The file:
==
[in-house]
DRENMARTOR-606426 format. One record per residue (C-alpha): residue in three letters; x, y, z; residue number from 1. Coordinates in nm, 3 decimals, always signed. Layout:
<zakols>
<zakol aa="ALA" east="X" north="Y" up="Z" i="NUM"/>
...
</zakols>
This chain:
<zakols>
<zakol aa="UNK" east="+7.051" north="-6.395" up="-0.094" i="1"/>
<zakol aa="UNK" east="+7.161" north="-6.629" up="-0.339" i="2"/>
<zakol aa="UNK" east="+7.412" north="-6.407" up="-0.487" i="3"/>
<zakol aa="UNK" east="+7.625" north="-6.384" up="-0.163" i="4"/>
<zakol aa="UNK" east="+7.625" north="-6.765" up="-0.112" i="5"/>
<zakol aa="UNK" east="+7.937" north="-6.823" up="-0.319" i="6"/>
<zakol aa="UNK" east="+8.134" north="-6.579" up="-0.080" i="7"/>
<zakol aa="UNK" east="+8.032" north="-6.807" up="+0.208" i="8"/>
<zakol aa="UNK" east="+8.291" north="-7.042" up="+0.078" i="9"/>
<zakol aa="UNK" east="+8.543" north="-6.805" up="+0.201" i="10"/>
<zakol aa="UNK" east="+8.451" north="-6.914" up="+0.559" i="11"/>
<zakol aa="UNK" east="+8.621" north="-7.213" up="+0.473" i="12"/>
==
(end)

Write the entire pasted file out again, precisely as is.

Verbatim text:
[in-house]
DRENMARTOR-606426 format. One record per residue (C-alpha): residue in three letters; x, y, z; residue number from 1. Coordinates in nm, 3 decimals, always signed. Layout:
<zakols>
<zakol aa="ALA" east="X" north="Y" up="Z" i="NUM"/>
...
</zakols>
This chain:
<zakols>
<zakol aa="UNK" east="+7.051" north="-6.395" up="-0.094" i="1"/>
<zakol aa="UNK" east="+7.161" north="-6.629" up="-0.339" i="2"/>
<zakol aa="UNK" east="+7.412" north="-6.407" up="-0.487" i="3"/>
<zakol aa="UNK" east="+7.625" north="-6.384" up="-0.163" i="4"/>
<zakol aa="UNK" east="+7.625" north="-6.765" up="-0.112" i="5"/>
<zakol aa="UNK" east="+7.937" north="-6.823" up="-0.319" i="6"/>
<zakol aa="UNK" east="+8.134" north="-6.579" up="-0.080" i="7"/>
<zakol aa="UNK" east="+8.032" north="-6.807" up="+0.208" i="8"/>
<zakol aa="UNK" east="+8.291" north="-7.042" up="+0.078" i="9"/>
<zakol aa="UNK" east="+8.543" north="-6.805" up="+0.201" i="10"/>
<zakol aa="UNK" east="+8.451" north="-6.914" up="+0.559" i="11"/>
<zakol aa="UNK" east="+8.621" north="-7.213" up="+0.473" i="12"/>